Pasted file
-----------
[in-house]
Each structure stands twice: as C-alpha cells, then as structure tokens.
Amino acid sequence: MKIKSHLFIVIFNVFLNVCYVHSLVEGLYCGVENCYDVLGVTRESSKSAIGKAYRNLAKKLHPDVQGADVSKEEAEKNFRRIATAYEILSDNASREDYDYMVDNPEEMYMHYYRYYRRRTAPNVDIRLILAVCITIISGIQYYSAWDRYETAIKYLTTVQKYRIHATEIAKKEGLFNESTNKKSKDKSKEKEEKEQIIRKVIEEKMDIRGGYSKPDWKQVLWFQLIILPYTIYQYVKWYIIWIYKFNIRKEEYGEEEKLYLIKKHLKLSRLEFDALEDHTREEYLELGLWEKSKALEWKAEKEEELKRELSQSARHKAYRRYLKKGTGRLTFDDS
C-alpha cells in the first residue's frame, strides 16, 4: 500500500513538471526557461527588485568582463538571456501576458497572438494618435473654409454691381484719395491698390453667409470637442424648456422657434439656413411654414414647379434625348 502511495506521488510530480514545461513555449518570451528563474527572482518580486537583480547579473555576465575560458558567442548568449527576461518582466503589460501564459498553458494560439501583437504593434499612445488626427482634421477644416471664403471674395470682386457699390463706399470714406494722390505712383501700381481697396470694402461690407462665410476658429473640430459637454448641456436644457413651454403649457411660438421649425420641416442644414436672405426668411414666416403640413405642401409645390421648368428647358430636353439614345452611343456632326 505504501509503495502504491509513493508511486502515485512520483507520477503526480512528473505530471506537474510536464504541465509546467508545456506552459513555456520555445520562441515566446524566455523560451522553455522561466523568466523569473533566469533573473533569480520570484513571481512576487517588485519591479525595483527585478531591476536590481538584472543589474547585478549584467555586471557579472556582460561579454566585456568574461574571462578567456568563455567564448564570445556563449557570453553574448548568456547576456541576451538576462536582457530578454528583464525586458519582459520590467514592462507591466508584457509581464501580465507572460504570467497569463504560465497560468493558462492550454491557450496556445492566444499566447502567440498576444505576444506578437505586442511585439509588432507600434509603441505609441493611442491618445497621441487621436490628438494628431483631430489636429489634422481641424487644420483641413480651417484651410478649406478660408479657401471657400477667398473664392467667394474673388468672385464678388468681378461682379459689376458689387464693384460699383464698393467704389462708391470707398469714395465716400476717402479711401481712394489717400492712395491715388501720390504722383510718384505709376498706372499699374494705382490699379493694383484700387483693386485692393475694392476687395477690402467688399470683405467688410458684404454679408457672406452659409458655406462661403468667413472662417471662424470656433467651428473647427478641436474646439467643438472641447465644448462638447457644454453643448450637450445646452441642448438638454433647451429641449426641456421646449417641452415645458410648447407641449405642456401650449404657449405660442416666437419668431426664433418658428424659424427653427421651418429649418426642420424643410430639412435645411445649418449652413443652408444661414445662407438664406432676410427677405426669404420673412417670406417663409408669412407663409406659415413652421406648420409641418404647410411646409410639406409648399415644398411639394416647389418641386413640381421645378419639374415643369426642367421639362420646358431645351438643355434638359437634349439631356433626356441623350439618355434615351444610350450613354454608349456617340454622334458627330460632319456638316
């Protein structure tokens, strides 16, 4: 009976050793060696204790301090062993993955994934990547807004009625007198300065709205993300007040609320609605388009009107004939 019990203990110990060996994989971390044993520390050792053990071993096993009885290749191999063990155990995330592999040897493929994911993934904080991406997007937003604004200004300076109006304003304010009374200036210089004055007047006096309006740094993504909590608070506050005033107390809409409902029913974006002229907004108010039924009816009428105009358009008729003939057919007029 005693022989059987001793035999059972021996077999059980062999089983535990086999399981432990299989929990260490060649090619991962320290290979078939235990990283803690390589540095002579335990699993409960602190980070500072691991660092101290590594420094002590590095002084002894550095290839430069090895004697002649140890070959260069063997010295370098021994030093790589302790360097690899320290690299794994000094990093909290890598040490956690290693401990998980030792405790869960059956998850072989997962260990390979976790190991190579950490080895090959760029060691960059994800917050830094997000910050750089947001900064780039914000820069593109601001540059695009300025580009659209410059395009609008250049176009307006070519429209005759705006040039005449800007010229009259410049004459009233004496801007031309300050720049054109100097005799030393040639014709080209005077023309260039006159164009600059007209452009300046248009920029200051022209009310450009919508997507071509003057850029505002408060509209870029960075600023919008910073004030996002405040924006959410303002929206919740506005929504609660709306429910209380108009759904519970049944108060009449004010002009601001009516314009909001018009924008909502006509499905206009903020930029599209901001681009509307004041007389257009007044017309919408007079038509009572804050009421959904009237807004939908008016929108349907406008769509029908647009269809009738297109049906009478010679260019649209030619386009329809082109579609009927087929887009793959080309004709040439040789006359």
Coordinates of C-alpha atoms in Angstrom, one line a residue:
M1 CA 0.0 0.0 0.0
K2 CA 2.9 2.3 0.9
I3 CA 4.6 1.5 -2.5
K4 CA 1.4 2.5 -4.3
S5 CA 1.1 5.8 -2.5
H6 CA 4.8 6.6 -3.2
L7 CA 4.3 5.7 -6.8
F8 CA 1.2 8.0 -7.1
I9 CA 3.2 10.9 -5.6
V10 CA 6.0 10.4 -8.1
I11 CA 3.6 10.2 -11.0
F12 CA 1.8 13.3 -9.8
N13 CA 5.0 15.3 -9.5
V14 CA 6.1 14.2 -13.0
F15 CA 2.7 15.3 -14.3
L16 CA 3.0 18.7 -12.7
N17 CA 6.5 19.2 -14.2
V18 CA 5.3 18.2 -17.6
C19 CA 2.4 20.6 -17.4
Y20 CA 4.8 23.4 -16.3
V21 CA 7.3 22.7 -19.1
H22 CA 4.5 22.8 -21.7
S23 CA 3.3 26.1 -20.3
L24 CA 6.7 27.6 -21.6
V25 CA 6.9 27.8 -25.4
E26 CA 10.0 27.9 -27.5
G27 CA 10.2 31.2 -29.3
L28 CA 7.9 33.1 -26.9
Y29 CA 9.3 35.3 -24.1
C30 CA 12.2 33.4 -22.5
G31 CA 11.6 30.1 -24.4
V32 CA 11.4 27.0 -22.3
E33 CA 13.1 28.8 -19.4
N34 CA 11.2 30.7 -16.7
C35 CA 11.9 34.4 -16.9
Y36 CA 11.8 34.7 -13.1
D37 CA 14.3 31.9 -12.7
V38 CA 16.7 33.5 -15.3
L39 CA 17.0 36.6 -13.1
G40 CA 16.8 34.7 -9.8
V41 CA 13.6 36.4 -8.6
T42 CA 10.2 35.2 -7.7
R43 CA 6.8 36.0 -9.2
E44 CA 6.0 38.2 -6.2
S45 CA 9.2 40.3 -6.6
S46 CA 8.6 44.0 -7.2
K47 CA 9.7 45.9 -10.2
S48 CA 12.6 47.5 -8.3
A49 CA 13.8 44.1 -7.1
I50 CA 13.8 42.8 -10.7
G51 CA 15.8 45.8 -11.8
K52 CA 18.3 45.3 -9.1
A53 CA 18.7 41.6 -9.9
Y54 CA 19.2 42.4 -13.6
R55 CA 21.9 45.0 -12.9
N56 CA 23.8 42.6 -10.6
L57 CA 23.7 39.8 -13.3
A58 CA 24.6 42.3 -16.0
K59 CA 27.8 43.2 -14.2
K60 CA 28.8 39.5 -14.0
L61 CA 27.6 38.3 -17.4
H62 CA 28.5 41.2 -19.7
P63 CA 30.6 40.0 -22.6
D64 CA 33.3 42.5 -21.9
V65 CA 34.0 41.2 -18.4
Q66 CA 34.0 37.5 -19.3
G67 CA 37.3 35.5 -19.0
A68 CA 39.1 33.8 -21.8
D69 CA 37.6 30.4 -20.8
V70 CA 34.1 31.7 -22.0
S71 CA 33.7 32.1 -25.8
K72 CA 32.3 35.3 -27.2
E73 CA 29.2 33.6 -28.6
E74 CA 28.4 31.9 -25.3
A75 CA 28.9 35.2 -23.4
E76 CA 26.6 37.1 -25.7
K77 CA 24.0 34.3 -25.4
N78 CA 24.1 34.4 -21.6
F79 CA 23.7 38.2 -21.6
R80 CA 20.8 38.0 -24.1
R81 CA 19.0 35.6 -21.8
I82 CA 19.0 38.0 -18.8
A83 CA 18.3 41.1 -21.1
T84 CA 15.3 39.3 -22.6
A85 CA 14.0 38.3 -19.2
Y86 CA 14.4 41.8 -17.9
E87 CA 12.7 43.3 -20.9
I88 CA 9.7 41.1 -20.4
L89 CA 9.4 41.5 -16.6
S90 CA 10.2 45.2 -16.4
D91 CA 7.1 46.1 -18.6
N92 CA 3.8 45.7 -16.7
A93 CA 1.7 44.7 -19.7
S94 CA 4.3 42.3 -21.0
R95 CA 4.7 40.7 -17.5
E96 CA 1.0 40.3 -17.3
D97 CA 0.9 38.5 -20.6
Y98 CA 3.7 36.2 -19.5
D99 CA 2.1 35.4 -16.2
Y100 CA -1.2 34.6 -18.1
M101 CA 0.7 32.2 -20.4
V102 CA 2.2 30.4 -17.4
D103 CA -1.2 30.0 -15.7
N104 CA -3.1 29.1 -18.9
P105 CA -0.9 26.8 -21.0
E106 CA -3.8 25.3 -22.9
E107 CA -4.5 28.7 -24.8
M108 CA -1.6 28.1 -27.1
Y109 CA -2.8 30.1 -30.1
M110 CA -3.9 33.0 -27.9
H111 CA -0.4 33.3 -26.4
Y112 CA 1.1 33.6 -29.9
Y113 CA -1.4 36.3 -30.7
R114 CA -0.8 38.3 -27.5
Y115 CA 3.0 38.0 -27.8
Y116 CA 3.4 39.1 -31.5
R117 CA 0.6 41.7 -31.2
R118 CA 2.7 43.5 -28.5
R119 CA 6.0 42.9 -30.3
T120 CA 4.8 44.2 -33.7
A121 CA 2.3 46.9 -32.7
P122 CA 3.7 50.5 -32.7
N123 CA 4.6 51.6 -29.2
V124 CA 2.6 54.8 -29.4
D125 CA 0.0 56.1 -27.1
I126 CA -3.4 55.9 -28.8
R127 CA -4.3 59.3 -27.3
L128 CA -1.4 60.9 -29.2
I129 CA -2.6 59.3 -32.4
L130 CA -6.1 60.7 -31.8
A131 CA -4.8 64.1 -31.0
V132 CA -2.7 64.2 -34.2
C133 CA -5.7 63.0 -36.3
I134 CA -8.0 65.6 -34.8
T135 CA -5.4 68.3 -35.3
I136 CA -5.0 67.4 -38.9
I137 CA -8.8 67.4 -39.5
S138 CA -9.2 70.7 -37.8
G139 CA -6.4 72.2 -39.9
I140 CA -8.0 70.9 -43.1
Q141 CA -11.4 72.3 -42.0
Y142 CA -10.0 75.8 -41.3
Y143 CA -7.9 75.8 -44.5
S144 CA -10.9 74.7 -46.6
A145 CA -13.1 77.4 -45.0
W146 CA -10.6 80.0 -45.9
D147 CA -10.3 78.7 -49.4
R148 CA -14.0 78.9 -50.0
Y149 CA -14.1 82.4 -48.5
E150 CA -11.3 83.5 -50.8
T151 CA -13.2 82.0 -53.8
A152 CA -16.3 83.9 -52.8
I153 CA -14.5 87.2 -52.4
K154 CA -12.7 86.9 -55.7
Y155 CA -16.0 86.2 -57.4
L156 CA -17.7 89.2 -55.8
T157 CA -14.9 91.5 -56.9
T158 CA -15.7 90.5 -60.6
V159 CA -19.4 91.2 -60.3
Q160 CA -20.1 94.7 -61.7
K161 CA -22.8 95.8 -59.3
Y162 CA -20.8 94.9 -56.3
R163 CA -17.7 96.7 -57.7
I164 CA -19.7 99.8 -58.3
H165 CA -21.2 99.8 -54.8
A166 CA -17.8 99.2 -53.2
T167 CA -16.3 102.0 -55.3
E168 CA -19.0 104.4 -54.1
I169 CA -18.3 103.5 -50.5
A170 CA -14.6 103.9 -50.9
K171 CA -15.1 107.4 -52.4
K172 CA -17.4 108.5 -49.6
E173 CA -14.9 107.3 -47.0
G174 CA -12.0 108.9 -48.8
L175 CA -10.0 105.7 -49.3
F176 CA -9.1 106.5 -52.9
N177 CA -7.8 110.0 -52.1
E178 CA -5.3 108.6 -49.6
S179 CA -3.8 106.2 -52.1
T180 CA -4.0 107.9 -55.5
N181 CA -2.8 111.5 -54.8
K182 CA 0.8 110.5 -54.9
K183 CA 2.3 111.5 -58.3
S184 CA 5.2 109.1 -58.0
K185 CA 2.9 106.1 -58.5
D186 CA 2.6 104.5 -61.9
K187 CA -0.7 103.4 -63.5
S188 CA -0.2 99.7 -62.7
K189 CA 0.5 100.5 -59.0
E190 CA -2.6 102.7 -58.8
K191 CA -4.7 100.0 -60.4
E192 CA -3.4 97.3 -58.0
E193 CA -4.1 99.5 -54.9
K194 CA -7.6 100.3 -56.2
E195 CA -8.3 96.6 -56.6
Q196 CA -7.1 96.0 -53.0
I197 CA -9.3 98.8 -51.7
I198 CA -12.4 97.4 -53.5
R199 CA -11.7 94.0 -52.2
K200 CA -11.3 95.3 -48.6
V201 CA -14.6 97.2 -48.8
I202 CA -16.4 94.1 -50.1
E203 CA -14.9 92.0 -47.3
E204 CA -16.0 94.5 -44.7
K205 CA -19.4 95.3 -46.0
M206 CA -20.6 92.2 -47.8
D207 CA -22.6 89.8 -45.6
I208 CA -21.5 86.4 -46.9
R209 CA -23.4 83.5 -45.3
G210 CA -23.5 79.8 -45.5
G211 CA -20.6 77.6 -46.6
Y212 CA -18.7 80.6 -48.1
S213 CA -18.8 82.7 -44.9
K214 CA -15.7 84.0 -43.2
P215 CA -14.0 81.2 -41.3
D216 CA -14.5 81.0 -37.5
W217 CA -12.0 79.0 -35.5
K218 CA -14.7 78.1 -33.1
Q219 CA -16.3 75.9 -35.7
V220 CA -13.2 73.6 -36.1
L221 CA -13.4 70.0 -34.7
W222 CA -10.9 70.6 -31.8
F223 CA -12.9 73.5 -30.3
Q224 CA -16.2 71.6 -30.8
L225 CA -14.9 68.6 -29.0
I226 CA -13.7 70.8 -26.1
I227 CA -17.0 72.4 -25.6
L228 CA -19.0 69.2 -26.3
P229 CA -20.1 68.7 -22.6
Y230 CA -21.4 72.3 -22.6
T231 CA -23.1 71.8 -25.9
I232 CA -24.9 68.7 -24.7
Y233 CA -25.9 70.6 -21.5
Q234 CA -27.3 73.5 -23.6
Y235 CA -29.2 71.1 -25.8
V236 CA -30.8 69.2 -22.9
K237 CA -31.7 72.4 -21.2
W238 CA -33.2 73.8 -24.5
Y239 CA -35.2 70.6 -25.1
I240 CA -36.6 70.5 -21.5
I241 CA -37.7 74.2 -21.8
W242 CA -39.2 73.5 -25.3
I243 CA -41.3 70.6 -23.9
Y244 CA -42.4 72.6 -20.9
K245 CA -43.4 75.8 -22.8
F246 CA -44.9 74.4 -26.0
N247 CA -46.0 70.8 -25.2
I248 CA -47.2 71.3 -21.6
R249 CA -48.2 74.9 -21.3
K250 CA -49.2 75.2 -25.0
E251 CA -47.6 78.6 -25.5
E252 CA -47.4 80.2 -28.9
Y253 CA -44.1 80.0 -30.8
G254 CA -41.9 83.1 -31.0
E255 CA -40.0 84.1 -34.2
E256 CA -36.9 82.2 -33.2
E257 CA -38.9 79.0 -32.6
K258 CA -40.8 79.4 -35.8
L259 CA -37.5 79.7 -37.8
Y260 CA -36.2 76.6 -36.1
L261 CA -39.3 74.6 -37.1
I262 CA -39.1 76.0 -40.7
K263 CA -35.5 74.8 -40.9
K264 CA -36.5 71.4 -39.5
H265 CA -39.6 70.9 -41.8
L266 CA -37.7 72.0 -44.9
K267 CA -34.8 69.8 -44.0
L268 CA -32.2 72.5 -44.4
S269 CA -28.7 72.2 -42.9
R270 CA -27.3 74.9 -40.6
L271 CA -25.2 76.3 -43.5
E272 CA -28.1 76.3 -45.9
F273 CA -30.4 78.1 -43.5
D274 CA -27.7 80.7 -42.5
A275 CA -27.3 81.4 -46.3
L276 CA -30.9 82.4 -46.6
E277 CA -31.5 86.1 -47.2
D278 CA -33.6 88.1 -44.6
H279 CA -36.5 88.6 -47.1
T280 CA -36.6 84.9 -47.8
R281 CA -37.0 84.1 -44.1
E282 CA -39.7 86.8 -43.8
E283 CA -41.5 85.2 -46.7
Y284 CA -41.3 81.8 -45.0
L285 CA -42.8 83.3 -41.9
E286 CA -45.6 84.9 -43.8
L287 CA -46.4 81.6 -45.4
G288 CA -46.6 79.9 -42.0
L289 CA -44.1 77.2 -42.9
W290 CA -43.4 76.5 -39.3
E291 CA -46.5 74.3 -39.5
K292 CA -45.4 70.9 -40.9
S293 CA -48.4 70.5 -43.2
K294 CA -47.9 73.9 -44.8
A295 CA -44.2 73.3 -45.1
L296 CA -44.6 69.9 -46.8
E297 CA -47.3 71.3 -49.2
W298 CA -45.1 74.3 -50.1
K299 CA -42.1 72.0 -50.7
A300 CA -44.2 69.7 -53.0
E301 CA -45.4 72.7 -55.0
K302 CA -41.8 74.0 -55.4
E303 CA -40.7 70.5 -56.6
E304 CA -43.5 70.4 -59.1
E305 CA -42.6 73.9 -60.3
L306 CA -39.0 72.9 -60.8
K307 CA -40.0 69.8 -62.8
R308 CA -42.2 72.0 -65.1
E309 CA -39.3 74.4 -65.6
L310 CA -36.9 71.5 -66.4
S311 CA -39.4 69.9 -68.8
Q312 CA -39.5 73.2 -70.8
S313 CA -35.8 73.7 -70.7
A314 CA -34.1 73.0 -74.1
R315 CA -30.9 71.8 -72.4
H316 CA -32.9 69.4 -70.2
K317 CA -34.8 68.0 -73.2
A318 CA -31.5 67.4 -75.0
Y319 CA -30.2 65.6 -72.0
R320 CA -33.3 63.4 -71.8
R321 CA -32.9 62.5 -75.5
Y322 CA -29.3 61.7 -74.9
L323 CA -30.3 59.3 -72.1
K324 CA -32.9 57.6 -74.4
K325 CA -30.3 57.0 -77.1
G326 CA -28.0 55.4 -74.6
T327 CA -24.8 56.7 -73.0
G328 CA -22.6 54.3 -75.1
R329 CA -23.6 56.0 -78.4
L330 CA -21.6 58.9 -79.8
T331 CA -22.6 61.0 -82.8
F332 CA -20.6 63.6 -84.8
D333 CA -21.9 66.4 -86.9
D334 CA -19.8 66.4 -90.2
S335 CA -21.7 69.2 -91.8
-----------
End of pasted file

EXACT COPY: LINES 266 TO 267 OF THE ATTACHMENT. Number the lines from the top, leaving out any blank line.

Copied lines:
Y260 CA -36.2 76.6 -36.1
L261 CA -39.3 74.6 -37.1